Dezember 6, 2013
Dezember 2, 2013
Back in 2002, I was selected to manage Team-UK for the World Cyber Games in Daejon, South-Korea.
The local newspaper (Crawley Observer) did a profile about me. They asked about how I gained the positioned, what I suspected the experience would be like, what my aspirations for the trip were.
A few weeks after the trip they contacted me again. They asked how the team did (badly), my thoughts about the trip, what my advice would be to others looking to do something...
November 26, 2013
We can agree a group of people standing in a room aren't a community.
A community requires a psychogical connection - an understanding that they, together, are part of something.
More than technology and interactions, we create a sense of community.
It's the most rewarding, positive, and powerful thing we do.
We take groups of people and build a strong sense of community amongst them.
If, when looking at an activity, you ask;...
November 14, 2013
For a community of practice, the temptation is always towards the serious. That's serious discussions, serious content, and serious events.
This puts the community into the work (groan!) mental bucket. It's something extra we have to do. It's hard to succeed when people categorise your community into that mental bucket.
Your community joins a long list of tasks...usually at the bottom of the list. It's after e-mail, facebook, writing...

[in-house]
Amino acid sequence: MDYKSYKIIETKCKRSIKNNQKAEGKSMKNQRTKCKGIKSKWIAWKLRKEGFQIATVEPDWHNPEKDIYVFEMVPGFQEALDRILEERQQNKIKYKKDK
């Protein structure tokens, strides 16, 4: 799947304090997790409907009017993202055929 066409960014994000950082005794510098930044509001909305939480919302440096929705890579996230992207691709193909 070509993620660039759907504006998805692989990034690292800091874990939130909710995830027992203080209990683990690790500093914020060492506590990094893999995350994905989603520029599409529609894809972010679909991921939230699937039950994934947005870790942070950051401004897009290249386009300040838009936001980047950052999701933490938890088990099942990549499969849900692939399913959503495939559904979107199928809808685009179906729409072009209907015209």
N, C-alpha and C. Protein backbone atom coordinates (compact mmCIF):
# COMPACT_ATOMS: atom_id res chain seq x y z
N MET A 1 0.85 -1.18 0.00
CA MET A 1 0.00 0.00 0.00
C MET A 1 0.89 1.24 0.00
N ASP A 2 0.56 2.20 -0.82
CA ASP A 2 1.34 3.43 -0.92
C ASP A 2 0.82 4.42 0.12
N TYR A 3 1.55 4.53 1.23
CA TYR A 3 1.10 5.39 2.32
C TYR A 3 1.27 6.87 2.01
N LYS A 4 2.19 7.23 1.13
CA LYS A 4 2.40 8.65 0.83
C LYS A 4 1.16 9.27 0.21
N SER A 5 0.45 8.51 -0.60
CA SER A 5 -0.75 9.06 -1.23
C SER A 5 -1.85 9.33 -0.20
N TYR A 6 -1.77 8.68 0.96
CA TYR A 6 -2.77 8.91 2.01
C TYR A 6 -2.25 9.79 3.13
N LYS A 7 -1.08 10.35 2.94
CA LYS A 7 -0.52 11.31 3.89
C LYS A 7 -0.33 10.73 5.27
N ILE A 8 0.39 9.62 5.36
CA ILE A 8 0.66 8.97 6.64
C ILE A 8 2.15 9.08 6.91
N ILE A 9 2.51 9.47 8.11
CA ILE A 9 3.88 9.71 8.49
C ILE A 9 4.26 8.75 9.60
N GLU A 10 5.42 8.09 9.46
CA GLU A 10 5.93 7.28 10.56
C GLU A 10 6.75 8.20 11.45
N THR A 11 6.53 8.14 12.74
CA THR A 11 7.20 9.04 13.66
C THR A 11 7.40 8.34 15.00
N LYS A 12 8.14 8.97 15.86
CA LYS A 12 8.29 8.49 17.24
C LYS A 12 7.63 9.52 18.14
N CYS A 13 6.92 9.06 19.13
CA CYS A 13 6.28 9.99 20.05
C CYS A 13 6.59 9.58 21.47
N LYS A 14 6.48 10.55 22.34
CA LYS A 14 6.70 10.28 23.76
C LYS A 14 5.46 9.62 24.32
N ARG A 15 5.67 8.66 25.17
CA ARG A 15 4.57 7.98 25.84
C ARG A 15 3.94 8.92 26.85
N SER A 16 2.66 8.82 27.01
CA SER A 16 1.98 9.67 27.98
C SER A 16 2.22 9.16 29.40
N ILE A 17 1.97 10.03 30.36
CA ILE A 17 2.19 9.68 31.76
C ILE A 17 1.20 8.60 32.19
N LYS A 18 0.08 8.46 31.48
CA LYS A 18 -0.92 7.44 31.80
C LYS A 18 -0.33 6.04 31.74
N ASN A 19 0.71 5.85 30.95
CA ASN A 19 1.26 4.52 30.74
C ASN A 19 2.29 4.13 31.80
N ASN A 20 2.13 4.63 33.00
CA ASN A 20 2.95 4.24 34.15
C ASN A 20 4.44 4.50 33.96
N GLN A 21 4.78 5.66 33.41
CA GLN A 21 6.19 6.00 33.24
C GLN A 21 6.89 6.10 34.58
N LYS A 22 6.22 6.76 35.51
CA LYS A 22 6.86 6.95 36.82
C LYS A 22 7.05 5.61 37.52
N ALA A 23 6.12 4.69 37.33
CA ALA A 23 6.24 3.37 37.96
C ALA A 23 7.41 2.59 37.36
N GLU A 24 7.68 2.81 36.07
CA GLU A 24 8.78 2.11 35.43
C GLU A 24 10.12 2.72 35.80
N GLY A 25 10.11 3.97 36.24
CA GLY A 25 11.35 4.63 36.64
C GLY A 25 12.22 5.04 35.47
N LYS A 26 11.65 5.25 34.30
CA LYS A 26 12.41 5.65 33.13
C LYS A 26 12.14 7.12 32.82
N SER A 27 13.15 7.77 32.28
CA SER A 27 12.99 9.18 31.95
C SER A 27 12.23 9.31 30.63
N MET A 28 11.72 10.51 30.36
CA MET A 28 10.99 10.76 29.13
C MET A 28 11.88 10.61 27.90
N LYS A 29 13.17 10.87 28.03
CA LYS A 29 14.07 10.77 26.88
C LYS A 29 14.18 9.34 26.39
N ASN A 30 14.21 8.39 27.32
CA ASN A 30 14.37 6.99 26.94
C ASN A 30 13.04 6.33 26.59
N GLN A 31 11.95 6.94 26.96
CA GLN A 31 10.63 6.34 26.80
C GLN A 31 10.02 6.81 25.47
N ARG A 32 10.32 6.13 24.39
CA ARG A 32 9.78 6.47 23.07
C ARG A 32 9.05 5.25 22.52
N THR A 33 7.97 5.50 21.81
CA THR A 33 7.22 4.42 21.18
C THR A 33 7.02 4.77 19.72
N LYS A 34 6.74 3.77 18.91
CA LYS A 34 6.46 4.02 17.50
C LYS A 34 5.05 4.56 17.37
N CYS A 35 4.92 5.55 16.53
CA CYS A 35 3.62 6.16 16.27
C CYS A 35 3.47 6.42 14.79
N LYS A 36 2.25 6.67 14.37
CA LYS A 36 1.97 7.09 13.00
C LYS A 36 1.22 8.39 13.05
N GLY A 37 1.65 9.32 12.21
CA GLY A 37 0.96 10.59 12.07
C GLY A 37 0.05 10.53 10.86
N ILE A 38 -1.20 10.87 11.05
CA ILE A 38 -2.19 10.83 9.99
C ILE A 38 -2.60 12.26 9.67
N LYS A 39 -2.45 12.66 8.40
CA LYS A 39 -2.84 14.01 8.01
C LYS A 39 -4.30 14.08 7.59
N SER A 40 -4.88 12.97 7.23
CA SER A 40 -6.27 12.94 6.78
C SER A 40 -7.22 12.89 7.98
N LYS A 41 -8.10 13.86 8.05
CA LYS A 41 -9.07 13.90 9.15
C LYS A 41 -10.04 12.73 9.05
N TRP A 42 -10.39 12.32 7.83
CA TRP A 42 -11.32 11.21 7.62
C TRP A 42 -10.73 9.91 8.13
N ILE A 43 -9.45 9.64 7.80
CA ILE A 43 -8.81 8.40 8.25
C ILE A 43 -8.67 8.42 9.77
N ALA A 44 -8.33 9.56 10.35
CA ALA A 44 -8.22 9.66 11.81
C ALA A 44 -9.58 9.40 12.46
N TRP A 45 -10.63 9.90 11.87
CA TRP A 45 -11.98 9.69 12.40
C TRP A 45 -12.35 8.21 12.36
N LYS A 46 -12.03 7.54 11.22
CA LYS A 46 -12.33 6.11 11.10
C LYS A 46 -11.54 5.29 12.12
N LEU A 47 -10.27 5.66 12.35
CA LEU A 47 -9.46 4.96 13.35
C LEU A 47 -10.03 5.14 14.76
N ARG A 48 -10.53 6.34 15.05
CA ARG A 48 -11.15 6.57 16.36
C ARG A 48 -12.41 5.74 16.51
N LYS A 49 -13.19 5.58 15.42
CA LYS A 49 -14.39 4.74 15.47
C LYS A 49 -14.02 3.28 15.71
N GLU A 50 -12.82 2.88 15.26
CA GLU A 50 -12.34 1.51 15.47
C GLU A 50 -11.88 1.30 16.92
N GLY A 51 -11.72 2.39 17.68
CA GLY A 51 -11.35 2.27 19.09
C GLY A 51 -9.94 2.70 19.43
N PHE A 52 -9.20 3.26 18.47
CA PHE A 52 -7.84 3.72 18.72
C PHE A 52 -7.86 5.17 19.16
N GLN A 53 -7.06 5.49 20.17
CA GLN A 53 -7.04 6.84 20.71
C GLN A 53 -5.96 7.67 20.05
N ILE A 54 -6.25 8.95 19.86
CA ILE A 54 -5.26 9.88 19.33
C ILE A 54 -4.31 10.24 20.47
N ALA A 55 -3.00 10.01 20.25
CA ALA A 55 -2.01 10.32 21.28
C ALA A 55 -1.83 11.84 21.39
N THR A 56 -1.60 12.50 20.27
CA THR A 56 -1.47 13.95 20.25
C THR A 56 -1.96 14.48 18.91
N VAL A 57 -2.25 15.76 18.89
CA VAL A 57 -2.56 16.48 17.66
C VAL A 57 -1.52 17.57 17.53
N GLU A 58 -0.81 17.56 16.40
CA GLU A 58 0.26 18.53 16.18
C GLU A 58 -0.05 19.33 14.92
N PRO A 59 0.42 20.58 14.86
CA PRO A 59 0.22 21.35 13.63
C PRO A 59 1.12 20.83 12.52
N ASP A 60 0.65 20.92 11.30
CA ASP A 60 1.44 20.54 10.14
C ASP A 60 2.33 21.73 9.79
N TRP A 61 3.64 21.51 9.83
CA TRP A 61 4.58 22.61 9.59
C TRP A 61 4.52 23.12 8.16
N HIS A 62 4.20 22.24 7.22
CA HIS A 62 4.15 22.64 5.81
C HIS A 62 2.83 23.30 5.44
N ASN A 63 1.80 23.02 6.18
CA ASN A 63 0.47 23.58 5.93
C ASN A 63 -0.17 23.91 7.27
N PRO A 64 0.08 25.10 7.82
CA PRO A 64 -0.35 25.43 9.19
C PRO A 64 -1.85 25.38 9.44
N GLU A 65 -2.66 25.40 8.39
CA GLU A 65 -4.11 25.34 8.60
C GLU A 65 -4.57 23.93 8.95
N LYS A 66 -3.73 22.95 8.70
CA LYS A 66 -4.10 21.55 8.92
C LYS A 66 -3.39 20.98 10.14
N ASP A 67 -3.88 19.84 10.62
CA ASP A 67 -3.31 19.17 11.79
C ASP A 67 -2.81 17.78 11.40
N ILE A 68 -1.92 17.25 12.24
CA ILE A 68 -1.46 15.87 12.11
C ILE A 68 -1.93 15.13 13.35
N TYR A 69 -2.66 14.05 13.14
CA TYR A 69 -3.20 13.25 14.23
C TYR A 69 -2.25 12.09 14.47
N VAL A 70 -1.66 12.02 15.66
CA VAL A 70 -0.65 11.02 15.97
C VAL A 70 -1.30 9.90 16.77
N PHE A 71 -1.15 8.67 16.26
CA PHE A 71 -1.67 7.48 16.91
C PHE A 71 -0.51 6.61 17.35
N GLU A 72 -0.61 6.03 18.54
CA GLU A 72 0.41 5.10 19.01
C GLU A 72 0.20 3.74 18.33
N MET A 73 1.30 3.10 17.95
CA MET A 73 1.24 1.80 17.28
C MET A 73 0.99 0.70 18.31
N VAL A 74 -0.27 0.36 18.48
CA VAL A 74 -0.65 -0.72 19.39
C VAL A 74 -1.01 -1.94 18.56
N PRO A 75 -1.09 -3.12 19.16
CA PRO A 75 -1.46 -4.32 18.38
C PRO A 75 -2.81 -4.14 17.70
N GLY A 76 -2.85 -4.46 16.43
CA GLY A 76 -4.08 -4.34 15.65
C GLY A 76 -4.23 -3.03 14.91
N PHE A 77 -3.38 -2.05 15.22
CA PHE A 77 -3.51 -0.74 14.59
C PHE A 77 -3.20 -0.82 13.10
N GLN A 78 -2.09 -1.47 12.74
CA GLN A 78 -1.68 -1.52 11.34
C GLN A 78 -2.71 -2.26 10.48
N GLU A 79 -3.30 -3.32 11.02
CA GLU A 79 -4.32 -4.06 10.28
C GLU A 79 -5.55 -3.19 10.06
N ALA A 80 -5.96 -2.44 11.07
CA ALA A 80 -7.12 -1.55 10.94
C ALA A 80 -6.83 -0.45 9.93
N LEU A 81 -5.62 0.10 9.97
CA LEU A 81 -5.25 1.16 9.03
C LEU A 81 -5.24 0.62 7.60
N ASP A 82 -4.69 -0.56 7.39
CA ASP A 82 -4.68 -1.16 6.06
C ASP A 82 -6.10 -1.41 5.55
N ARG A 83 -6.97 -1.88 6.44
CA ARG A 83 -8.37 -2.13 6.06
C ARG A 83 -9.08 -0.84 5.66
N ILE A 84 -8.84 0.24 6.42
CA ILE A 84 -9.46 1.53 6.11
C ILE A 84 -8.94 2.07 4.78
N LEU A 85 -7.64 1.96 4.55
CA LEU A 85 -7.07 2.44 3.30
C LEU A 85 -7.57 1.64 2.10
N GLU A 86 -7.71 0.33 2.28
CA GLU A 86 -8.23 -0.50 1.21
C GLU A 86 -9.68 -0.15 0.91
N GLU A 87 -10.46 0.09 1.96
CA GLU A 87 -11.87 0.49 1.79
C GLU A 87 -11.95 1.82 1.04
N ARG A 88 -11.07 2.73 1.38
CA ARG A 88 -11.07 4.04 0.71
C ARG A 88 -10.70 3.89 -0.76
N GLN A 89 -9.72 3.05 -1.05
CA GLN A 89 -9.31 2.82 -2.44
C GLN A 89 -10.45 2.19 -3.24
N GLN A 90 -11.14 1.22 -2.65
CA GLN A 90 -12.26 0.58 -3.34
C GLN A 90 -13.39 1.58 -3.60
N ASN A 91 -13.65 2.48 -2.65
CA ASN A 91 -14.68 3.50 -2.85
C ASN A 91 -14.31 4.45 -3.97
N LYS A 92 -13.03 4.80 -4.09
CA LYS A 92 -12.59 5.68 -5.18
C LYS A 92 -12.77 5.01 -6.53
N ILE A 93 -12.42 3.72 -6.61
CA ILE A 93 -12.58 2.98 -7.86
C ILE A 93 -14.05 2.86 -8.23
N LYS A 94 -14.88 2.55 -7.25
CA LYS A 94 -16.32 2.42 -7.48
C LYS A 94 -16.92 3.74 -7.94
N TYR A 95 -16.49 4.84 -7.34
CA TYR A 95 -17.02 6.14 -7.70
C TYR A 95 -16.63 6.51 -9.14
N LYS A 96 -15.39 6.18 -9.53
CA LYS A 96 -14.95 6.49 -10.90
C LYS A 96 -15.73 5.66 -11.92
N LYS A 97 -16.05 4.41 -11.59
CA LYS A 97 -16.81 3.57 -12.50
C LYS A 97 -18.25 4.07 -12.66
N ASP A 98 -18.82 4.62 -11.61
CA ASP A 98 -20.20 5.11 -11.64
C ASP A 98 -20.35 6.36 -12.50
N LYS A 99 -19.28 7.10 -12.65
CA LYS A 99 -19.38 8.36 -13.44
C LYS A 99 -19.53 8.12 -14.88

November 13, 2013
Fear of missing out (FoMO) is now salient.
Every time you visit Facebook, Twitter, or your community site, you can see everything you're missing. That might be holidays, parties, events, speaking opportunities, and successes that some people gained...but not you.
November 4, 2013
We have a template list of conversation starters for each of the five types of communities (action, circumstance, interest, place, and practice).
Each is adapted to the specific community. We've covered this before.
It's not difficult to build up a very large list of discussions to launch your community with (and by launch, we mean initiate and then...
Oktober 17, 2013
Events create momentum. They foster connections. They engender excitement and anticipation.
There is a small window, immediately after an event, to sustain that momentum and convert it into a community.
Don’t ease up after an event, push harder.
Identify the key topics and invite people to share their thoughts on the topic within the community. Put together a working paper on behalf of the group related to that topic. Invite attendees to give suggestions within a...